But La Fresh Travel Lite Nail Polish Remover Pads are just the thing. These thin, foil-packed squares can be trusted in luggage, a handbag — or desk drawer — without worry of spillage.
I prefer the acetone version. The thick felt pad holds a fair amount of liquid and works quickly on even several nail-salon layers of polish. One pad does work for 10 nails. And the orange scent helped mask the usual whiffy nail polish remover fumes.
The nonacetone remover is on a thinner cloth and works more slowly, as expected, and requires two envelopes for 10 nails.
The price is right at about 42 cents per pack. And there's no loss to evaporation — or tipping over a bottle. Why restrict it to travel use?
Show commenting policy
TribLive commenting policy
You are solely responsible for your comments and by using TribLive.com you agree to our Terms of Service.
We moderate comments. Our goal is to provide substantive commentary for a general readership. By screening submissions, we provide a space where readers can share intelligent and informed commentary that enhances the quality of our news and information.
While most comments will be posted if they are on-topic and not abusive, moderating decisions are subjective. We will make them as carefully and consistently as we can. Because of the volume of reader comments, we cannot review individual moderation decisions with readers.
We value thoughtful comments representing a range of views that make their point quickly and politely. We make an effort to protect discussions from repeated comments either by the same reader or different readers.
We follow the same standards for taste as the daily newspaper. A few things we won't tolerate: personal attacks, obscenity, vulgarity, profanity (including expletives and letters followed by dashes), commercial promotion, impersonations, incoherence, proselytizing and SHOUTING. Don't include URLs to Web sites.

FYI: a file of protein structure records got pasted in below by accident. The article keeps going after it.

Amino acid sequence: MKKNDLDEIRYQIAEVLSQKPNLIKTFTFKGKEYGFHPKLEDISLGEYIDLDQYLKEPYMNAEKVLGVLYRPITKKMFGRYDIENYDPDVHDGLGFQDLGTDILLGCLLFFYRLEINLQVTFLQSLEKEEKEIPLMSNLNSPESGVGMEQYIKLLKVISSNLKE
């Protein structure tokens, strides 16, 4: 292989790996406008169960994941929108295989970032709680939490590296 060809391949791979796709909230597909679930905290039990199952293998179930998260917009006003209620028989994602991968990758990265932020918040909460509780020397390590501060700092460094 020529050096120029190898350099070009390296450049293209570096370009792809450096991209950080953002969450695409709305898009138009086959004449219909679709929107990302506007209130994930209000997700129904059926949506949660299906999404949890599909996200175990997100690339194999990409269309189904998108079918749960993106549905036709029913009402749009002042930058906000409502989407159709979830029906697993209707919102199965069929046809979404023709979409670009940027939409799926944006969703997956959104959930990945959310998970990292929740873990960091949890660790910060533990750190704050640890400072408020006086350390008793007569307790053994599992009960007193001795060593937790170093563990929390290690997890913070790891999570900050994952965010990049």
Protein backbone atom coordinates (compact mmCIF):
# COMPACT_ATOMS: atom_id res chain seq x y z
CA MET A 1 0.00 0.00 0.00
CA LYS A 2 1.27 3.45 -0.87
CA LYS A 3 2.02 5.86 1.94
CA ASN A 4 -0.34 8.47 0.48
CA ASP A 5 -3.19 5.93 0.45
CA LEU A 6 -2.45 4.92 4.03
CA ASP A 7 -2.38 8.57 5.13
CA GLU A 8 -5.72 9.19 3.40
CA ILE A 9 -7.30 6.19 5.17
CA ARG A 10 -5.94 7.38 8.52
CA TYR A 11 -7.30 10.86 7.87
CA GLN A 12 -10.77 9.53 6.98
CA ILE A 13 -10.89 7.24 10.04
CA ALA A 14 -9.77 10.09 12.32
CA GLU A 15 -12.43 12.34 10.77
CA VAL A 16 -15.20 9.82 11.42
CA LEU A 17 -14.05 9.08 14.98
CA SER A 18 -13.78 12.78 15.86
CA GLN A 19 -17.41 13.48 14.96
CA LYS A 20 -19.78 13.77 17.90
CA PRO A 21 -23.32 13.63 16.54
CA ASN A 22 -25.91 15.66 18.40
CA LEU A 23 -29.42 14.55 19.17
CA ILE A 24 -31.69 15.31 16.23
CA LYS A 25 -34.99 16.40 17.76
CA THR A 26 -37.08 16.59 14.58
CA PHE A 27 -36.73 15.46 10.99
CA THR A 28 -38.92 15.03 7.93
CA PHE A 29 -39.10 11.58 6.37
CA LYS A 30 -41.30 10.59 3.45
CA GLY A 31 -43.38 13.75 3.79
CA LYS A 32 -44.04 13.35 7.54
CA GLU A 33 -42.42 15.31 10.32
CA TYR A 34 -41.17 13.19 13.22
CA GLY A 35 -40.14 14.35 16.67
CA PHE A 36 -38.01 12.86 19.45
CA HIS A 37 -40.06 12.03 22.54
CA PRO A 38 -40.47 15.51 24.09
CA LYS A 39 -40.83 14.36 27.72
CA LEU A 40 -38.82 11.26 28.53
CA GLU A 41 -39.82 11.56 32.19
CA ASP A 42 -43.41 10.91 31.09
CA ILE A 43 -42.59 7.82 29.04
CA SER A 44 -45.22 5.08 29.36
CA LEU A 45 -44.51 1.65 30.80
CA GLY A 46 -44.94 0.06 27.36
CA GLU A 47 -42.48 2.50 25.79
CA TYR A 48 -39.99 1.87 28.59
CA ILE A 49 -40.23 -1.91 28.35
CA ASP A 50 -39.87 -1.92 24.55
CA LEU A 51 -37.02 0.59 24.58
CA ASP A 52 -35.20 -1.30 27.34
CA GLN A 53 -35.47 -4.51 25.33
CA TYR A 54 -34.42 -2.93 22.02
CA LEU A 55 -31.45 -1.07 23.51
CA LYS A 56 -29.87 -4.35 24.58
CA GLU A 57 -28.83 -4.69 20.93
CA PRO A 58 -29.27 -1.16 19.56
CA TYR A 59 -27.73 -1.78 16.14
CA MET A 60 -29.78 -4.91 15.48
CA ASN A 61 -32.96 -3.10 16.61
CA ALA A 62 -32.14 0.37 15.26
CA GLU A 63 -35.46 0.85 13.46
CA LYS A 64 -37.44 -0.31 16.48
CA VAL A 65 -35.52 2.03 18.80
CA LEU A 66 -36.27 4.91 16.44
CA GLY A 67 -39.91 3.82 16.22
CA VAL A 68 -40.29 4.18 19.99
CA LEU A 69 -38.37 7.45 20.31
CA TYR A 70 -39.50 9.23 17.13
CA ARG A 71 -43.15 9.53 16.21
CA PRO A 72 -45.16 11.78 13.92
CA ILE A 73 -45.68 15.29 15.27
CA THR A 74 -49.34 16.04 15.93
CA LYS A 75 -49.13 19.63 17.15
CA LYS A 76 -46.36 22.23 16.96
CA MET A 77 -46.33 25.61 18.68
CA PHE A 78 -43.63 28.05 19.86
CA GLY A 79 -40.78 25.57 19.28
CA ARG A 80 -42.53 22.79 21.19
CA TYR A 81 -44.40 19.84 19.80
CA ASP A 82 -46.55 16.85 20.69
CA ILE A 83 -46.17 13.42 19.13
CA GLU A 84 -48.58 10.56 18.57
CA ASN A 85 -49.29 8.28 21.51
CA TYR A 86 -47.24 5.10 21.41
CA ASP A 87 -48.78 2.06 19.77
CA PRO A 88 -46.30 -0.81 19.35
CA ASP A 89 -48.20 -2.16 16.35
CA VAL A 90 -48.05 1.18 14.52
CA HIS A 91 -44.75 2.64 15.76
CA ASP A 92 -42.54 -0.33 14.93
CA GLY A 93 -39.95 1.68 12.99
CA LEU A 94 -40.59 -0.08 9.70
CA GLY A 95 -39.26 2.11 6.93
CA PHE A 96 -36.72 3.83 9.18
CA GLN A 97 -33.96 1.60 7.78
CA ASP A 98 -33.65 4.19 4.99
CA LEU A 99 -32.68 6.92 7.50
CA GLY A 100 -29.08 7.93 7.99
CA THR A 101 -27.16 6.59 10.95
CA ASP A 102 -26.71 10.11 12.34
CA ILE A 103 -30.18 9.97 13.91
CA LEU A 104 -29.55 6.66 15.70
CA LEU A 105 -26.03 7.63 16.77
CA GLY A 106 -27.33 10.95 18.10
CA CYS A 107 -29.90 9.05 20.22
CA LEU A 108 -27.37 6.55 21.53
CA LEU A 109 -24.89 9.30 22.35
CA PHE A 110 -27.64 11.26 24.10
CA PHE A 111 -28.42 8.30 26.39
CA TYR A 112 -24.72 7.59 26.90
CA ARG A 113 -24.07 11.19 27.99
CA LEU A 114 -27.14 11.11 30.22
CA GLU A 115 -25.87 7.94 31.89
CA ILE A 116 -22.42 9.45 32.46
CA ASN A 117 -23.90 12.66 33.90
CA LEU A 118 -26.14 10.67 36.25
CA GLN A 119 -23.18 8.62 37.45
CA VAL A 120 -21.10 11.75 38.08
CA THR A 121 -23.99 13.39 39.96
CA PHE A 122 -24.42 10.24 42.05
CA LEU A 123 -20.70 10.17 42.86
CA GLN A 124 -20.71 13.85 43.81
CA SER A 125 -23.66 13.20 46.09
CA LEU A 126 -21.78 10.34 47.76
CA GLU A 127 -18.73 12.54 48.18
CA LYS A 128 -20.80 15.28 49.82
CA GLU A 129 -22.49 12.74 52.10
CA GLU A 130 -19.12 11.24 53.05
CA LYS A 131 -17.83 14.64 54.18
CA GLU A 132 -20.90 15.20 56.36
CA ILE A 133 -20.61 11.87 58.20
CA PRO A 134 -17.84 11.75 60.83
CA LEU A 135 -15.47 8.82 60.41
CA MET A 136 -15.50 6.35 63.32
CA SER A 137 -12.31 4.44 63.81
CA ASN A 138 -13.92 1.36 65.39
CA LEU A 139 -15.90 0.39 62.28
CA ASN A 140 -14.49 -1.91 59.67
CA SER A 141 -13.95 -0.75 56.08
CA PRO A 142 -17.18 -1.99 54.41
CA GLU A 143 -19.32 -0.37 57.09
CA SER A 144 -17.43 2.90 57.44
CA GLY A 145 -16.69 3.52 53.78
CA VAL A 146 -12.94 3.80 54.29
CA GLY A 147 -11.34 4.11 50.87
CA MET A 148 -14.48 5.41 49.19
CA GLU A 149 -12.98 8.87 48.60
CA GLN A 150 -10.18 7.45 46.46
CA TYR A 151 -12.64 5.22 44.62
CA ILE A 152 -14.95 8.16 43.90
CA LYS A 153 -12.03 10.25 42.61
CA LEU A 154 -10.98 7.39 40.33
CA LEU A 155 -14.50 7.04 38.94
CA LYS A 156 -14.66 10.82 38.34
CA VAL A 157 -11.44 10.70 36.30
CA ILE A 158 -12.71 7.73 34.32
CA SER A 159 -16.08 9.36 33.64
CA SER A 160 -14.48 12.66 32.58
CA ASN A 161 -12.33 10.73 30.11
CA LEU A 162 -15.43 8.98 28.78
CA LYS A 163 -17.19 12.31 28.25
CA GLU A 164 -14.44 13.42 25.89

We do not edit comments. They are either approved or deleted. We reserve the right to edit a comment that is quoted or excerpted in an article. In this case, we may fix spelling and punctuation.
We welcome strong opinions and criticism of our work, but we don't want comments to become bogged down with discussions of our policies and we will moderate accordingly.
We appreciate it when readers and people quoted in articles or blog posts point out errors of fact or emphasis and will investigate all assertions. But these suggestions should be sent via e-mail. To avoid distracting other readers, we won't publish comments that suggest a correction. Instead, corrections will be made in a blog post or in an article.
- Apple Hill Playhouse takes on an updated ‘Snow White’
- Daily Courier roundup: Connellsville all-stars advance
- Kittanning’s Keibler, Freeport’s Kelley named Leader Times Baseball, Softball Players of the Year
- Pirates get journeyman Ishikawa off waivers; outfielder Marte injured
- Woman shot at Kennywood Park in ‘freak accident’
- Springdale counters despair with ‘HOPE’
- McKeesport-raised golfer maintains pro dream in Arizona
- Don’t remove history’s lessons
- PennDOT team decides what spells trouble on vehicle license plates
- Alle-Kiski farmers: Crops weather heavy rain
- Wildfires break out in Spain, Portugal